Jim Jams make a hazelnut chocolate spread that basically tastes like Nutella, but which has 83% less sugar. Nutella is cheaper, especially if buying a 1kg jar on offer, but it’s also possible to get Jim Jams reduced sometimes in the supermarkets or from Holland and Barrett.
Here’s how Greenwich Market visitors ranked the following budget brand jams:
They should all contain 35g of fruit per 100g and cost 28p at the time of filming. The show said leading brand Bonne Maman contains 50g of fruit per 100g, but costs nine times this!
Save Money Good Food Series 1 Episode 6
The key takeaways from this episode were:
- Like risottos and pies, almost any leftovers will go in filled pasta
- If you hate cooking there are recipes out there that only have 2 or 3 steps!
- Processed pizzas won’t kill you in an emergency, but homemade is more nutritious if eating weekly
- Don’t buy extra kitchen equipment unnecessarily – casserole pots and Dutch ovens substitute for each other
Would you or have you made any recipes from this episode? What do you do for inspiration when having a clear out of your kitchen cupboards? Let me know in the comments.
Let us know in the comments if you’ve had kitchen success with the Save Money Good Food book also.
Next time on Save Money Good Food…
Episode seven is all about feeders and leftovers that are just as good the next day. The recipes include Feta and Black Olive Stuffed Peppers With Pesto Pasta, Fish and Lentil Curry, and a Mexican Feast.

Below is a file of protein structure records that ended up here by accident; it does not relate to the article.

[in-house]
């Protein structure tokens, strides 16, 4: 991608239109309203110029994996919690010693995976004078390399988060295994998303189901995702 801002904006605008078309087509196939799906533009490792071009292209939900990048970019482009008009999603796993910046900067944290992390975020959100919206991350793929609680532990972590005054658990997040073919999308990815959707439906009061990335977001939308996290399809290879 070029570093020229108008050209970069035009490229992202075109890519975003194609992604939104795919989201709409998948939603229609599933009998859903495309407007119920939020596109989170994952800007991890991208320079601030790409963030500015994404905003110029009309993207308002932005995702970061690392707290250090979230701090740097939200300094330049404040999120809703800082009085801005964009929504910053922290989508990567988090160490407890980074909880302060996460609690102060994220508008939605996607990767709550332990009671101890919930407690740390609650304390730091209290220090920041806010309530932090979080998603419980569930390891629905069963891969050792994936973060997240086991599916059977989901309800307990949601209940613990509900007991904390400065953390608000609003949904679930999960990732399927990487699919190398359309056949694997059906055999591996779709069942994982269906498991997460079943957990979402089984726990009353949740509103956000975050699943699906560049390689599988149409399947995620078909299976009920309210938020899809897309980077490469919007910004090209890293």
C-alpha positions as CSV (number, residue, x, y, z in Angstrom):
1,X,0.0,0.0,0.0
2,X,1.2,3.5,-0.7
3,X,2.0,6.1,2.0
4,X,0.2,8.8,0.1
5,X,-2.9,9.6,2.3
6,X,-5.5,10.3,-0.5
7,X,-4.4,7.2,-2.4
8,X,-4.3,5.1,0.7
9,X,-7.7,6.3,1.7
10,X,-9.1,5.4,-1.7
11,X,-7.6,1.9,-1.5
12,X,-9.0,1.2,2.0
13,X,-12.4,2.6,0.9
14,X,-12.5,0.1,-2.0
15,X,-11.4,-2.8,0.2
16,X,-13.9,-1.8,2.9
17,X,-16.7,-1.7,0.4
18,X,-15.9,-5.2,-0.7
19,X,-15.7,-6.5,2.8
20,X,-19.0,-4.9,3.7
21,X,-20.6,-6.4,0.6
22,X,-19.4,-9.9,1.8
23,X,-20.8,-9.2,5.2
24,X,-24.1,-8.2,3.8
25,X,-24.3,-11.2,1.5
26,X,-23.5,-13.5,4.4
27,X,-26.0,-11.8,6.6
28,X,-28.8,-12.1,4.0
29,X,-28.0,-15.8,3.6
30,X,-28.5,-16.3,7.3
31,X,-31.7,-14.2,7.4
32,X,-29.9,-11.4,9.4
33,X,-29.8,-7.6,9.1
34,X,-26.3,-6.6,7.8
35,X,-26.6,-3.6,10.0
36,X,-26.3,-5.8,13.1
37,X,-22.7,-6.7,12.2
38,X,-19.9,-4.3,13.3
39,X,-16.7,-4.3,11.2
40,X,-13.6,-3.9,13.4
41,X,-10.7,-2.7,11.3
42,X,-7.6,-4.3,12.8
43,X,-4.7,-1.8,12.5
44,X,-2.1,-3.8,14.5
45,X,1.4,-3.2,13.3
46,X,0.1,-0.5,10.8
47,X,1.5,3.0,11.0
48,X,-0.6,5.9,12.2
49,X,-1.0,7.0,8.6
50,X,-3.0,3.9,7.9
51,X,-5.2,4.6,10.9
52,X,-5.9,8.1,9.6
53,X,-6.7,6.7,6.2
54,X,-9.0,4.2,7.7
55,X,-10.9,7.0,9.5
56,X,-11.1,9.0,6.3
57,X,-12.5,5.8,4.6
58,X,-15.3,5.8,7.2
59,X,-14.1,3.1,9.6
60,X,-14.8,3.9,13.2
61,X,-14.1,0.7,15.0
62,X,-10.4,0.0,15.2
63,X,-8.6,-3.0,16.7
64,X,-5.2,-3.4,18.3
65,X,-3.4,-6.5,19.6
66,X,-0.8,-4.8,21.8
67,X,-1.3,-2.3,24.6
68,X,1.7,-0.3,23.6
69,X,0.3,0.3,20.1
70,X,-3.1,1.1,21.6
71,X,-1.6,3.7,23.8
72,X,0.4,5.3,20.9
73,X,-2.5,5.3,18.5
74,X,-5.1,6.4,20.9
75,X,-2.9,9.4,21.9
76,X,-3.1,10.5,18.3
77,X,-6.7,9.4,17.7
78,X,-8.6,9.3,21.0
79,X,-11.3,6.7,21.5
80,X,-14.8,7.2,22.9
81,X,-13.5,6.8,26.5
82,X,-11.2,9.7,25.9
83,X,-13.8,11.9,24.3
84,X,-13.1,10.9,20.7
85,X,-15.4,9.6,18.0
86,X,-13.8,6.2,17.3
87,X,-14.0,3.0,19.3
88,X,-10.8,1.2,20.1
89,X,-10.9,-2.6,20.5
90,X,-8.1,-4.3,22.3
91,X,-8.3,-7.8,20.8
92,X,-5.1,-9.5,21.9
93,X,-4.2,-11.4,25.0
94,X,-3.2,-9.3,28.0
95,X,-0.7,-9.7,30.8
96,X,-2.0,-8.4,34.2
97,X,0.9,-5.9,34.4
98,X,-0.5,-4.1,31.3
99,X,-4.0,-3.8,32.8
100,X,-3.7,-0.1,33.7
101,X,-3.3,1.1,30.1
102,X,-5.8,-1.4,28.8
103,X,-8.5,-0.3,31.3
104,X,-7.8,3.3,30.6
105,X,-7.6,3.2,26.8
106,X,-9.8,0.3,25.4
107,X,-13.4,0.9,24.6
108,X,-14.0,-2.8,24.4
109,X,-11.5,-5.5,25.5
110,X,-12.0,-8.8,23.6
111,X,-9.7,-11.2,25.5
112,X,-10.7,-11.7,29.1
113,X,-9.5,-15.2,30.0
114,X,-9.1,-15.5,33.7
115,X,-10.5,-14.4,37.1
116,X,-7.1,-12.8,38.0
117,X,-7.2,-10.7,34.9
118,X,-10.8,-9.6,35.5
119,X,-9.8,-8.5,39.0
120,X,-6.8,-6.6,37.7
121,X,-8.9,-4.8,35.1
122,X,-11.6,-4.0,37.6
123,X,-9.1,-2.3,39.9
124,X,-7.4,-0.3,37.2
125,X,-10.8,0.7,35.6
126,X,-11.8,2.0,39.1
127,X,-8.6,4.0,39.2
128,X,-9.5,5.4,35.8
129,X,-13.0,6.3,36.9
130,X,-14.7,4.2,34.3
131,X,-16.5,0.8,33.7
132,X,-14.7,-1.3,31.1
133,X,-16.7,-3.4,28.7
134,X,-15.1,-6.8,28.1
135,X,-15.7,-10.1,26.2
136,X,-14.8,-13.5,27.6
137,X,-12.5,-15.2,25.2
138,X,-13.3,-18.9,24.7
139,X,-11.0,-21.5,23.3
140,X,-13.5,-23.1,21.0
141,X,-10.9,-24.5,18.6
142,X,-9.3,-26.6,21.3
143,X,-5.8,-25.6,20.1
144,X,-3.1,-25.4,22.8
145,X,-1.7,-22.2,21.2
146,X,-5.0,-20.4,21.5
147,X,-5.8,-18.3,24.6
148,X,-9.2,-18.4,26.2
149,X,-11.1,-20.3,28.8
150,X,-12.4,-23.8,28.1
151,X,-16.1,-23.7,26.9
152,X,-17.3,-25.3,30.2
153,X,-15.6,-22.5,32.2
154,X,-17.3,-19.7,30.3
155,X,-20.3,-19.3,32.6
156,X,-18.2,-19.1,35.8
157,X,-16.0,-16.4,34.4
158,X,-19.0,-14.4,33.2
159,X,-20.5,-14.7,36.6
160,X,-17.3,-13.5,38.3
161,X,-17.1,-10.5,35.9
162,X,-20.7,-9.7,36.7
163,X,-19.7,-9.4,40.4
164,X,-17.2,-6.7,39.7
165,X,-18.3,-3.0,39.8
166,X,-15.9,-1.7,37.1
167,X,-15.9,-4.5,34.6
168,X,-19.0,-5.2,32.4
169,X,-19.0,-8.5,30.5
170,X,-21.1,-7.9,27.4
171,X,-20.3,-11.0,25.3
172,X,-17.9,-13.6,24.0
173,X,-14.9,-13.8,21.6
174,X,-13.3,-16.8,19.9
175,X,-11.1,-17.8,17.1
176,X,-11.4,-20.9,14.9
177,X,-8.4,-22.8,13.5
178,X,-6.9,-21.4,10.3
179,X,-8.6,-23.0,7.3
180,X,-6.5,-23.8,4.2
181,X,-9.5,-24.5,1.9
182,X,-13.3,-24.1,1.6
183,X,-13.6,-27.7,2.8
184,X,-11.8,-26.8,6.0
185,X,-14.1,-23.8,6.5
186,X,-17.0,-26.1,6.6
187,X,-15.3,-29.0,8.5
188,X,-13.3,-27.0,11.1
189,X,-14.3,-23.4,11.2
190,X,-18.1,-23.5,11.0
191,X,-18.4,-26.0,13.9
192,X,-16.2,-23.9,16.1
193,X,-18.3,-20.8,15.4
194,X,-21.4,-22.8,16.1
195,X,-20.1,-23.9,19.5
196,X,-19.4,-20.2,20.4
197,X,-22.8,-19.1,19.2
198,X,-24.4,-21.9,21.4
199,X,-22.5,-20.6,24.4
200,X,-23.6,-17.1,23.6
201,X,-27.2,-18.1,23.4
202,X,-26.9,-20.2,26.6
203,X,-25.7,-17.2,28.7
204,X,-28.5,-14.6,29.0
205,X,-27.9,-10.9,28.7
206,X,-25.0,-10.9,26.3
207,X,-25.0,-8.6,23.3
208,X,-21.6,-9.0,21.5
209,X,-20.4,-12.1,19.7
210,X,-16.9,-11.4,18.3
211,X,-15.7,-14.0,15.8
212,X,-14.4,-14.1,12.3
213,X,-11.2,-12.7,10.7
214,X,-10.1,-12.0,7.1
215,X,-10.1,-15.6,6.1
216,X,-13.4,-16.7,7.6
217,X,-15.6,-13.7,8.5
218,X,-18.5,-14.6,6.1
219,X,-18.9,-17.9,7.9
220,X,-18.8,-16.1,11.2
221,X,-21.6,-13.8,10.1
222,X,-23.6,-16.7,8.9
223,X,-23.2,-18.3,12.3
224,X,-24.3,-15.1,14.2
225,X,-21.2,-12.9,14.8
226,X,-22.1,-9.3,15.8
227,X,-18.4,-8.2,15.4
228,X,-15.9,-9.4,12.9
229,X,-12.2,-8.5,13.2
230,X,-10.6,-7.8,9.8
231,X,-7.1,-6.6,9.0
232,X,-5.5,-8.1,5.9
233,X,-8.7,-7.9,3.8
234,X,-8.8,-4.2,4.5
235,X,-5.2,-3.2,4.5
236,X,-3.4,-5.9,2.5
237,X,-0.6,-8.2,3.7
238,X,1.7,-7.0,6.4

If you want to go back, episode five was all about freezer-friendly alternatives to ready meals and included recipes for Smoked Haddock Fishcakes, Chicken Kievs, Tomato Pilau Rice, and an American Diner Style Fakeaway of Veggie Burgers, Milkshakes, and Banoffee Pies.
Episode four was all about premium foodie alternatives for picky eaters and included recipes for Red Pepper and Bacon Frittata, Chicken and Leek Pie, Pie Risotto, and Japanese Katsu Curry with Fritters and Miso Soup.
Episode three was about making leftovers from leftovers. Recipes included Toad in the Hole, Shakshuka with Flatbreads, Shakshuka Prawn Pasta, Lemon Possets, Chicken and Sweetcorn Soup, Egg Fried Rice, Sweet and Sour Pork, and New York Cheesecake.
Episode two was all about entertaining guests. Recipes included Salmon Piperade, Gammon with Sage Roasted Veggies, Meringues, Leftovers Pie, Lamb Shoulder, and Tiffin.
Episode one if you want to go back was about using cupboard staples. Recipes included Cajun Chicken with Pomegrenate Salad and Tuna Fishcakes, Broccoli Seafood pasta (and Tea Fruit Cake), Chorizo Frittata, One Pot Chicken and Chorizo Rice, and an Indian Fakeaway of Pork Curry, Lentil Dahl, Roasted Spiced Cauliflower and Chapatis.
I’ve done recaps of all the Save Money Good Food episodes so far, and we’re nearly at the end of series one. Join the mailing list to make sure you don’t miss any posts in the series, and to get all kinds of savings and earnings tips straight to your inbox for the foreseeable.
I’ll also get round to adding the Save Money Good Food series 2 recipes and Save Money Good Diet recipes in future. (Save Money Good…is a whole stable of ITV shows, so I’ll have plenty for you to read!)